Daniel Rubio, MD, an orthopaedic spine surgeon, says the best part of his job is getting patients back on their feet.
“When I first meet a patient, they are in pain. They can’t do the things they want to and are eager to get back to their active lifestyle,” Dr. Rubio says. “One of the great things about spine surgery is identifying their problem, working with them to develop a treatment plan, and seeing them enjoying their lives again.”
Dr. Rubio has a particular interest in spinal deformity in both adults and children. “In children, our concern is that after a certain magnitude, these deformities can worsen even after the spine stops developing,” he explains. “A spine surgeon’s task is to decrease the risk that their deformity worsens with both surgical and non-surgical strategies.”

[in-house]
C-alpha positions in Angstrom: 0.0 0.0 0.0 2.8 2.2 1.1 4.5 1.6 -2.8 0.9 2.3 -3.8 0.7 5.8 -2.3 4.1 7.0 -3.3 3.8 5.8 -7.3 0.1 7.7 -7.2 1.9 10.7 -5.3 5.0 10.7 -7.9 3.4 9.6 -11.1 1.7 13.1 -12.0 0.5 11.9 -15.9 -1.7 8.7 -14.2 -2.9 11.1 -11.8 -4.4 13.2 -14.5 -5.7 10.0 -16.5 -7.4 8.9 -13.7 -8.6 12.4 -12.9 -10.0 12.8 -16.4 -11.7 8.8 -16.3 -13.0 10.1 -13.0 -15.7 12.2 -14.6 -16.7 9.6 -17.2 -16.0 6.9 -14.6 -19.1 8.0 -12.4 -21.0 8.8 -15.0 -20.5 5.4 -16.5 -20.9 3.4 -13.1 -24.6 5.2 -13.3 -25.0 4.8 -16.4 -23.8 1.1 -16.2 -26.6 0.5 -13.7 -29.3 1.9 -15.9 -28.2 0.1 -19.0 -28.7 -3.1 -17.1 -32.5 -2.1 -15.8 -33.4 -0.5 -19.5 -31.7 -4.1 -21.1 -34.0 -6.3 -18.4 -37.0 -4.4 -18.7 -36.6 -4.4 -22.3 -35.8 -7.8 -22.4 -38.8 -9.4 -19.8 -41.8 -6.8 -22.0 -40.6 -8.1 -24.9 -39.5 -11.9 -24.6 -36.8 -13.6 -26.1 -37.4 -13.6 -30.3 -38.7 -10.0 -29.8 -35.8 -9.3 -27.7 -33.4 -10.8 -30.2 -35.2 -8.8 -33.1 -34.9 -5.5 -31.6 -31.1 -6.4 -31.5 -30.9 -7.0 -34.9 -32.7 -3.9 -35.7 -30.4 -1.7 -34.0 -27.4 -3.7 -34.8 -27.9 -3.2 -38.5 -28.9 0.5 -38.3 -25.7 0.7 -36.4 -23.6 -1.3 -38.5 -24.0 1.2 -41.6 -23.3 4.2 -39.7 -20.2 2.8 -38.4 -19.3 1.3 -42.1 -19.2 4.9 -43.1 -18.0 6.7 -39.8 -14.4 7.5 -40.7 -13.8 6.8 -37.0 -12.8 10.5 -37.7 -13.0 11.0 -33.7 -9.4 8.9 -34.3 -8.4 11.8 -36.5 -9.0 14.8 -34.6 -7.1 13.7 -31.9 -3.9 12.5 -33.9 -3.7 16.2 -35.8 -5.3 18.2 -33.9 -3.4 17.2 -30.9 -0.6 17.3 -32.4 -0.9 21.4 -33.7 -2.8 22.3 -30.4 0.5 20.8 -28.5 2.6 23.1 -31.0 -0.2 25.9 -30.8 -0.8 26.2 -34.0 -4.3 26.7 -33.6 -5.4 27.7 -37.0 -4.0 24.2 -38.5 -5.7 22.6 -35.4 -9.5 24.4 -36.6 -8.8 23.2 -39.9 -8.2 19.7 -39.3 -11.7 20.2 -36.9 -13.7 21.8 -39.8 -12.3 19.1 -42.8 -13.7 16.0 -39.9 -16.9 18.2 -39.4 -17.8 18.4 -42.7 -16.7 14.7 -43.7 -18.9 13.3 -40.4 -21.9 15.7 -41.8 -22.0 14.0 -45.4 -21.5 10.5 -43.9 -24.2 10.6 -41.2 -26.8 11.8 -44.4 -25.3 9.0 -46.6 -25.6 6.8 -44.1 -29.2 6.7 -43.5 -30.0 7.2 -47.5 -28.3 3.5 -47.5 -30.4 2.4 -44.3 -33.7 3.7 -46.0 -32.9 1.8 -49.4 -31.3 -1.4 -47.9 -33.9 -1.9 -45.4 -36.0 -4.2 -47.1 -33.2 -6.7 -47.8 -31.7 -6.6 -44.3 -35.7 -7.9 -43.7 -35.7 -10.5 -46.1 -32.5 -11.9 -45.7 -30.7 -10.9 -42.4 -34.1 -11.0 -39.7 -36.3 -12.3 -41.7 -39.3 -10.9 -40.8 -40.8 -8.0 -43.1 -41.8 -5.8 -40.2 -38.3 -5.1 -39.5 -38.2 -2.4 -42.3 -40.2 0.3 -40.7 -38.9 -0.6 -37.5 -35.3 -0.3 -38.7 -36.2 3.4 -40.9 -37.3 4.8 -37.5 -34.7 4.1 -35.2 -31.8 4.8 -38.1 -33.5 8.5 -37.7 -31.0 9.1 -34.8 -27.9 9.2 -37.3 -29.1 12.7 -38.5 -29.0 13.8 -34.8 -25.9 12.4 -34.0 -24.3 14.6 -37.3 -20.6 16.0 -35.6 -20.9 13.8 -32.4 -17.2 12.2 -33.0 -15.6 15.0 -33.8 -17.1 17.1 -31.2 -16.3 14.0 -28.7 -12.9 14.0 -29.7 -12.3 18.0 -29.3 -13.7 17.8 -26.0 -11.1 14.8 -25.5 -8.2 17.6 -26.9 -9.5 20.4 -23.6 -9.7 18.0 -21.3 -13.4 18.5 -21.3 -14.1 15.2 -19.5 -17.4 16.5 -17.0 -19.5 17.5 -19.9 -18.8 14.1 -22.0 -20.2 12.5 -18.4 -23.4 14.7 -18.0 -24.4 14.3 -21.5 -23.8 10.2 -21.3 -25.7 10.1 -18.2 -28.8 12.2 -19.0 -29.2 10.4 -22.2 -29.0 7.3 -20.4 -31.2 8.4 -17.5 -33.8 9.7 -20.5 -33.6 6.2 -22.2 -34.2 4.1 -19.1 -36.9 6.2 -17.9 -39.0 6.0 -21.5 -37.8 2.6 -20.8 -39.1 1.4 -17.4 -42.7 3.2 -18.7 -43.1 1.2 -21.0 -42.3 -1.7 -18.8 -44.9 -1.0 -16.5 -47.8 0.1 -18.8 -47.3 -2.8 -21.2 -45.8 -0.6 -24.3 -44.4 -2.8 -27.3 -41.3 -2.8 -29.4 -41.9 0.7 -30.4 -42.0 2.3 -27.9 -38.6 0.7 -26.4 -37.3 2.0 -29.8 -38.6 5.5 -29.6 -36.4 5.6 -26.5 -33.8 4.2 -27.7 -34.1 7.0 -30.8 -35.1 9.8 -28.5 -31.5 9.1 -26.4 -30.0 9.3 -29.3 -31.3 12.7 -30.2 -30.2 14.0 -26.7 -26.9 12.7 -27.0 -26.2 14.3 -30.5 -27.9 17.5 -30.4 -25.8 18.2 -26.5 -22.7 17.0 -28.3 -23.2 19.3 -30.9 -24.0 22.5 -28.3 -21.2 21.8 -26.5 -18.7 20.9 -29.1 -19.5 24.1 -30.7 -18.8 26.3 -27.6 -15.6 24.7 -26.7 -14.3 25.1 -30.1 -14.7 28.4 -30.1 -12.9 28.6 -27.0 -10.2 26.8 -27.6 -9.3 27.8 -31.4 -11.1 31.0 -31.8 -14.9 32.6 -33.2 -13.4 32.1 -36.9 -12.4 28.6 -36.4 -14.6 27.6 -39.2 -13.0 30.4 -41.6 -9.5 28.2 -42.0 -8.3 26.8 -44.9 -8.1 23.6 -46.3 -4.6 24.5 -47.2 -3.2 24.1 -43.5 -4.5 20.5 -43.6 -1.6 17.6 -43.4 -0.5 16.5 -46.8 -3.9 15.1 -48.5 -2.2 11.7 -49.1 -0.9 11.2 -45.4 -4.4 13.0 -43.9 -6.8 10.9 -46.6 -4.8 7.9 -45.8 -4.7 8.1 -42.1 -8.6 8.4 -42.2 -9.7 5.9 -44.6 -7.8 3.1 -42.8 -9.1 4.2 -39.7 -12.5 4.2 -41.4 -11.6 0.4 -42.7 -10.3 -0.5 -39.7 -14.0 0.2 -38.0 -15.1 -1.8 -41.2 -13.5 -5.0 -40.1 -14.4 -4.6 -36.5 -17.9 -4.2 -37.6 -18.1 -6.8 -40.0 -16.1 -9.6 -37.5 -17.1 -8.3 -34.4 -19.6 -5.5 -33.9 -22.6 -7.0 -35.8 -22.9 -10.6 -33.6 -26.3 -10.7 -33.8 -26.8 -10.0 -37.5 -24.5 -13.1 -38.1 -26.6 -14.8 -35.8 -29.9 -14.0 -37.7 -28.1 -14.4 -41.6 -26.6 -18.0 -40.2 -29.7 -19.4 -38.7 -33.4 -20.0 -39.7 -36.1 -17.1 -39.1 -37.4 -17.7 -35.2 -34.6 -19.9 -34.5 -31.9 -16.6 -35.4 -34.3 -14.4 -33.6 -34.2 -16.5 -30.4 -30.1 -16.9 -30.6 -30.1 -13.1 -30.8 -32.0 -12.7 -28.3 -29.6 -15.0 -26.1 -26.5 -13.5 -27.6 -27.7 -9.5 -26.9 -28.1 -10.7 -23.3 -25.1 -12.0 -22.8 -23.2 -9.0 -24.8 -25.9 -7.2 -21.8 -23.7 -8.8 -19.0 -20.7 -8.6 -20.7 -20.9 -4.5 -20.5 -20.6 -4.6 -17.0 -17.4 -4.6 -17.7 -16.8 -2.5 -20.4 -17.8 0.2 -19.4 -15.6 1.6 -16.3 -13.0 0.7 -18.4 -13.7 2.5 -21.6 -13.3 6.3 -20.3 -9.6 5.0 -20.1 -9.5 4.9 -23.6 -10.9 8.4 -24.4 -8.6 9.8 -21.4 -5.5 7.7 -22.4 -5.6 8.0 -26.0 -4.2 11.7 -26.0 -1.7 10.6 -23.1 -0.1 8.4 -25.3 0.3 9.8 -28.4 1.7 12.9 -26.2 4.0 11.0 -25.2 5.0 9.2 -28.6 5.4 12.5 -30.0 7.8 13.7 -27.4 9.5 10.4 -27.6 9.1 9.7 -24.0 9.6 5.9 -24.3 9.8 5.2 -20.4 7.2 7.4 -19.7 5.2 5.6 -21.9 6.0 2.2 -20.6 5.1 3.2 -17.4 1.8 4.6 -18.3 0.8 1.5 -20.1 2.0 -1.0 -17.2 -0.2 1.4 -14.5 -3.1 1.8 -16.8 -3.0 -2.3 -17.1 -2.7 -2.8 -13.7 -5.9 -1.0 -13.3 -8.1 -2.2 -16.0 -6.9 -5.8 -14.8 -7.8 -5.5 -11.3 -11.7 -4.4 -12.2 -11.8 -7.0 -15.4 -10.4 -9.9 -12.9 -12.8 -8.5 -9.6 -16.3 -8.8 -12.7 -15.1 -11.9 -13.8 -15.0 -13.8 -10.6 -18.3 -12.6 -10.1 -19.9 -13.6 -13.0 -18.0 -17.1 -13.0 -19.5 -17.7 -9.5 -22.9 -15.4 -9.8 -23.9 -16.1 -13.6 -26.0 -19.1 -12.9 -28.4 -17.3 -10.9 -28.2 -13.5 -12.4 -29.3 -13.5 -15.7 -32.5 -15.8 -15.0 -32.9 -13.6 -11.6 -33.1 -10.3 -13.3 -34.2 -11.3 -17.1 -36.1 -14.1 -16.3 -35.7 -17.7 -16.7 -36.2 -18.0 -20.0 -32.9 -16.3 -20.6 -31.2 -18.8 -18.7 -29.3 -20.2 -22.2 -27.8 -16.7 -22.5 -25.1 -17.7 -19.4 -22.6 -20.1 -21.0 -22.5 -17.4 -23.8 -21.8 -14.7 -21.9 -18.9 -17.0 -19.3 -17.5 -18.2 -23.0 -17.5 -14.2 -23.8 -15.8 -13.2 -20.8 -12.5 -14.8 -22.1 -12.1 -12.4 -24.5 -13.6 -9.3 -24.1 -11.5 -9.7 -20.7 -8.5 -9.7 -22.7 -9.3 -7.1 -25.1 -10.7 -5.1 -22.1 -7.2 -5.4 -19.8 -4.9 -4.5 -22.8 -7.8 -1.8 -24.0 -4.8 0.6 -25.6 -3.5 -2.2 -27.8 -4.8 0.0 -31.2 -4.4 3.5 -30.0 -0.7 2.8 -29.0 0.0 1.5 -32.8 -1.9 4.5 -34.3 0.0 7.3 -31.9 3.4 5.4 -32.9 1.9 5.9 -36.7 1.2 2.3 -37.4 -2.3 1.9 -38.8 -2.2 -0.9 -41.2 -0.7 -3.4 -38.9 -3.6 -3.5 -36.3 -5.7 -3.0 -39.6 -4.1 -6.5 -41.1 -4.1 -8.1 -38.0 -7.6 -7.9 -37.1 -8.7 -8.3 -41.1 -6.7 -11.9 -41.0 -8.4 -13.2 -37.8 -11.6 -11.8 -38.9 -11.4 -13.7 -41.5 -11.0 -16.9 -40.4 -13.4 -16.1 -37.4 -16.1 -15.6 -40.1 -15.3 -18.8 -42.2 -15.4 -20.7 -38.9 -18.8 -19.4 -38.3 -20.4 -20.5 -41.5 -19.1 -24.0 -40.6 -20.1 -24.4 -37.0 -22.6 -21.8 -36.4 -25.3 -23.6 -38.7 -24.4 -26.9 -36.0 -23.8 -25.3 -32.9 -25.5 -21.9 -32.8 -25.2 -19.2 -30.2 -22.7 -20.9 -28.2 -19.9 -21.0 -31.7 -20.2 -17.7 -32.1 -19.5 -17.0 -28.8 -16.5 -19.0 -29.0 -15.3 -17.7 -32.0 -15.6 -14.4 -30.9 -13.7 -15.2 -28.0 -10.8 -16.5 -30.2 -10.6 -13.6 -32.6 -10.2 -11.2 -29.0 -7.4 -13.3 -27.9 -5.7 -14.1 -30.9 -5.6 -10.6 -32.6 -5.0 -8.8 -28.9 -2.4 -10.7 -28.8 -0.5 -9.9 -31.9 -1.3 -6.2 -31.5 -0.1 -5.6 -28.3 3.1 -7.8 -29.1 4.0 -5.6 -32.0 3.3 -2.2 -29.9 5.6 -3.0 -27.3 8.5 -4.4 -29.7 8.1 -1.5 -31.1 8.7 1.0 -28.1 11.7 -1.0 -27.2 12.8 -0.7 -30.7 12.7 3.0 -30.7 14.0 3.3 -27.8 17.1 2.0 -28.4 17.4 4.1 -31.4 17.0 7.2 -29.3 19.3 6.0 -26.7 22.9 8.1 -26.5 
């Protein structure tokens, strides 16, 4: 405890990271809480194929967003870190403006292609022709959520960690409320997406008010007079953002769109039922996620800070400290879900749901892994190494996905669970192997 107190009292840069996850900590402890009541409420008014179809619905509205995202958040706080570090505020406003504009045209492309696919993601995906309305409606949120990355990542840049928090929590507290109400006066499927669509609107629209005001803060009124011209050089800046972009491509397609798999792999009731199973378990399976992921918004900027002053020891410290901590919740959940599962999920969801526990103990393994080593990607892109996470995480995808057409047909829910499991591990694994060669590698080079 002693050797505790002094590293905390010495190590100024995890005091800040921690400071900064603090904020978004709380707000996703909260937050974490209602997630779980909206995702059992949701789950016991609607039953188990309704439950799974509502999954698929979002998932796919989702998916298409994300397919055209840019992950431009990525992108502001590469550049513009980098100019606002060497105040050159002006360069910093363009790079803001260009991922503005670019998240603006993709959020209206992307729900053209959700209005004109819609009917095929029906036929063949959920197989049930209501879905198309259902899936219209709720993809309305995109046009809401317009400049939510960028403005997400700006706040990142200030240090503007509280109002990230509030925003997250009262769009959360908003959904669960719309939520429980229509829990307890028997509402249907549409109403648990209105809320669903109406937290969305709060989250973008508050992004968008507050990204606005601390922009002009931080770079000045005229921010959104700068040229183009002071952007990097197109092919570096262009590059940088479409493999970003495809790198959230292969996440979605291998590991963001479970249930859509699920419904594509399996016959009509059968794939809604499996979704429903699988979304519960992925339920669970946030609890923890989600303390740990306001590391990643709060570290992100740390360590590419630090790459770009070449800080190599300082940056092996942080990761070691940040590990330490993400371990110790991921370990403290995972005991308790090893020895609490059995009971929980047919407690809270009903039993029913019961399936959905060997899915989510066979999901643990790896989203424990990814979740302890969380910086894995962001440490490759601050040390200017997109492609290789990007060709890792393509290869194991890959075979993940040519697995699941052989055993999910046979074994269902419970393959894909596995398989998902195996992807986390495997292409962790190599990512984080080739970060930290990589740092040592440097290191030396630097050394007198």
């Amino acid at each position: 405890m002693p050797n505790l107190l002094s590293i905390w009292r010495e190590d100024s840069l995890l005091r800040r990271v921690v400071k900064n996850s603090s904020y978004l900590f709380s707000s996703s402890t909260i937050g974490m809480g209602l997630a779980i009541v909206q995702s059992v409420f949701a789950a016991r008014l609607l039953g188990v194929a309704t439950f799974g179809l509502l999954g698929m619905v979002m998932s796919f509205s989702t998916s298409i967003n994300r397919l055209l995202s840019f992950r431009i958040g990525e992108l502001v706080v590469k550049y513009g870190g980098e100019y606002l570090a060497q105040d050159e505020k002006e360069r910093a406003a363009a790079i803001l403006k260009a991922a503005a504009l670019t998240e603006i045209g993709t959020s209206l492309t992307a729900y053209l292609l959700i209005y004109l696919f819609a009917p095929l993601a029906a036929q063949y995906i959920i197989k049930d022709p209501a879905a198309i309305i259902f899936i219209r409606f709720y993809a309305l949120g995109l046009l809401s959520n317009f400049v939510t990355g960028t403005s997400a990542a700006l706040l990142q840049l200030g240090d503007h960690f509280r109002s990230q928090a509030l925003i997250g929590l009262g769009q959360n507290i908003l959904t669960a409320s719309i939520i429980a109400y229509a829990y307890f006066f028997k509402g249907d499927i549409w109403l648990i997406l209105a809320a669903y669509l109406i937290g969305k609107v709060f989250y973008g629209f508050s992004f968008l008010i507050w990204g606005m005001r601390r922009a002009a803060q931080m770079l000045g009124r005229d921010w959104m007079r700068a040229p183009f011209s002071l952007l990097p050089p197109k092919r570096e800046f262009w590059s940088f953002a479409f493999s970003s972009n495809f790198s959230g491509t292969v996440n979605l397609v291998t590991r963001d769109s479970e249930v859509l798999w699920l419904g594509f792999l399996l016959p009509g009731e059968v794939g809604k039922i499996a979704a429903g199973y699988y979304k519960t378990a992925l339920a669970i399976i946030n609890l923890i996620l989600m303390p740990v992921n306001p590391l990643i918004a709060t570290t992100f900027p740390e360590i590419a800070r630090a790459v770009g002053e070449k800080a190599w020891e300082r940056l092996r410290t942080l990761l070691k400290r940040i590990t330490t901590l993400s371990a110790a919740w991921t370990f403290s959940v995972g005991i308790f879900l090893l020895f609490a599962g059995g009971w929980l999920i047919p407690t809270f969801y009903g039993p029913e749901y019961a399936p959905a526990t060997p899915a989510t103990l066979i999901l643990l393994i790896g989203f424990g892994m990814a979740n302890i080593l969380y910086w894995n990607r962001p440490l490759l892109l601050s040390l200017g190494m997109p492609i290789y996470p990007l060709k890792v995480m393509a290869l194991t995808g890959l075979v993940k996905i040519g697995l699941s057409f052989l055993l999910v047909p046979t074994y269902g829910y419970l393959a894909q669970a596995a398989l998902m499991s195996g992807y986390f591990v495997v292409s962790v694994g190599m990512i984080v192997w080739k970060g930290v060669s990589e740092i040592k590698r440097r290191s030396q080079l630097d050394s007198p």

“In adults, we commonly see deformity as the result of normal wear-and-tear of the spine, as well as following prior spine surgeries.” With any of these conditions, people may have significant back or leg pain, difficulty with balance, or maintaining upright posture, Dr. Rubio says. “And as the body tries to compensate, they can even develop hip and knee problems,” he adds.
Recognizing that spinal surgery is intimidating for patients, Dr. Rubio says he reassures patients by telling them they are in good hands at Yale. “At an academic medical center, we usually employ the newest surgical treatments and there are so many people working to get one person better again,” he says. “We all work together very well at Yale. Whether it is a patient with sciatica or a rare genetic disorder, I know I can reach out to any number of subspecialists to create the best possible treatment plan.”